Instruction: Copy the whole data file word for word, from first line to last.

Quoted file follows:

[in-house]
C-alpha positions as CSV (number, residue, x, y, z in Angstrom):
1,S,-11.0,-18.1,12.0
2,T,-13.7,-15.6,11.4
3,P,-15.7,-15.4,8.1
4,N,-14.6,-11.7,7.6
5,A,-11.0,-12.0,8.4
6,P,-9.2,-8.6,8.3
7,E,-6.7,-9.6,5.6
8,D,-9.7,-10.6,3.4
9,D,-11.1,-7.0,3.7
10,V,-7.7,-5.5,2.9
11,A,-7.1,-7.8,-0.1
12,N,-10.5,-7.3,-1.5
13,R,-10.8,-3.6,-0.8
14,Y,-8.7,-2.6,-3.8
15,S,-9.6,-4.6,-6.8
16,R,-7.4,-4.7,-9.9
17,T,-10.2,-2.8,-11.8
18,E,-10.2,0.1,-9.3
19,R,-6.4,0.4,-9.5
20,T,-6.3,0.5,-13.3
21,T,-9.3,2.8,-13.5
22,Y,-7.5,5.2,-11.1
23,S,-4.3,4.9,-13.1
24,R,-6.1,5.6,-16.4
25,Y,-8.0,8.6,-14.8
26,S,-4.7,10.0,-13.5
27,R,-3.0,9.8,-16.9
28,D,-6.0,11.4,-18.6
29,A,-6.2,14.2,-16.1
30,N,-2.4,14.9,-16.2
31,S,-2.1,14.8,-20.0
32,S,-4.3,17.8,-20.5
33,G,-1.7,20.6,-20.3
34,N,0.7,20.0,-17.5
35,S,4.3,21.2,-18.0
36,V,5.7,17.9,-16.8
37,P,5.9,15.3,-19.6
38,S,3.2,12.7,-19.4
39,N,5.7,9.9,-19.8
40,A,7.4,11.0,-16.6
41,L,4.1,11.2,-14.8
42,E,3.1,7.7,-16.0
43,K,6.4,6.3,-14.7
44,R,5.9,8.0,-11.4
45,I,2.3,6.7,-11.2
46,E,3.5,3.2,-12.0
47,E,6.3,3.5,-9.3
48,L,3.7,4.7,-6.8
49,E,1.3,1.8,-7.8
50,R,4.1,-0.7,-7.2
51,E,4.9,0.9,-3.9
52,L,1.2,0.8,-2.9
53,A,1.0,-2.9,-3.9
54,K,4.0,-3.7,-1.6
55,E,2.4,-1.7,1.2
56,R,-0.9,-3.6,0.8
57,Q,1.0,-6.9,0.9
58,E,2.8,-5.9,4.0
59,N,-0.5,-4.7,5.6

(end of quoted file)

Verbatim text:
[in-house]
C-alpha positions as CSV (number, residue, x, y, z in Angstrom):
1,S,-11.0,-18.1,12.0
2,T,-13.7,-15.6,11.4
3,P,-15.7,-15.4,8.1
4,N,-14.6,-11.7,7.6
5,A,-11.0,-12.0,8.4
6,P,-9.2,-8.6,8.3
7,E,-6.7,-9.6,5.6
8,D,-9.7,-10.6,3.4
9,D,-11.1,-7.0,3.7
10,V,-7.7,-5.5,2.9
11,A,-7.1,-7.8,-0.1
12,N,-10.5,-7.3,-1.5
13,R,-10.8,-3.6,-0.8
14,Y,-8.7,-2.6,-3.8
15,S,-9.6,-4.6,-6.8
16,R,-7.4,-4.7,-9.9
17,T,-10.2,-2.8,-11.8
18,E,-10.2,0.1,-9.3
19,R,-6.4,0.4,-9.5
20,T,-6.3,0.5,-13.3
21,T,-9.3,2.8,-13.5
22,Y,-7.5,5.2,-11.1
23,S,-4.3,4.9,-13.1
24,R,-6.1,5.6,-16.4
25,Y,-8.0,8.6,-14.8
26,S,-4.7,10.0,-13.5
27,R,-3.0,9.8,-16.9
28,D,-6.0,11.4,-18.6
29,A,-6.2,14.2,-16.1
30,N,-2.4,14.9,-16.2
31,S,-2.1,14.8,-20.0
32,S,-4.3,17.8,-20.5
33,G,-1.7,20.6,-20.3
34,N,0.7,20.0,-17.5
35,S,4.3,21.2,-18.0
36,V,5.7,17.9,-16.8
37,P,5.9,15.3,-19.6
38,S,3.2,12.7,-19.4
39,N,5.7,9.9,-19.8
40,A,7.4,11.0,-16.6
41,L,4.1,11.2,-14.8
42,E,3.1,7.7,-16.0
43,K,6.4,6.3,-14.7
44,R,5.9,8.0,-11.4
45,I,2.3,6.7,-11.2
46,E,3.5,3.2,-12.0
47,E,6.3,3.5,-9.3
48,L,3.7,4.7,-6.8
49,E,1.3,1.8,-7.8
50,R,4.1,-0.7,-7.2
51,E,4.9,0.9,-3.9
52,L,1.2,0.8,-2.9
53,A,1.0,-2.9,-3.9
54,K,4.0,-3.7,-1.6
55,E,2.4,-1.7,1.2
56,R,-0.9,-3.6,0.8
57,Q,1.0,-6.9,0.9
58,E,2.8,-5.9,4.0
59,N,-0.5,-4.7,5.6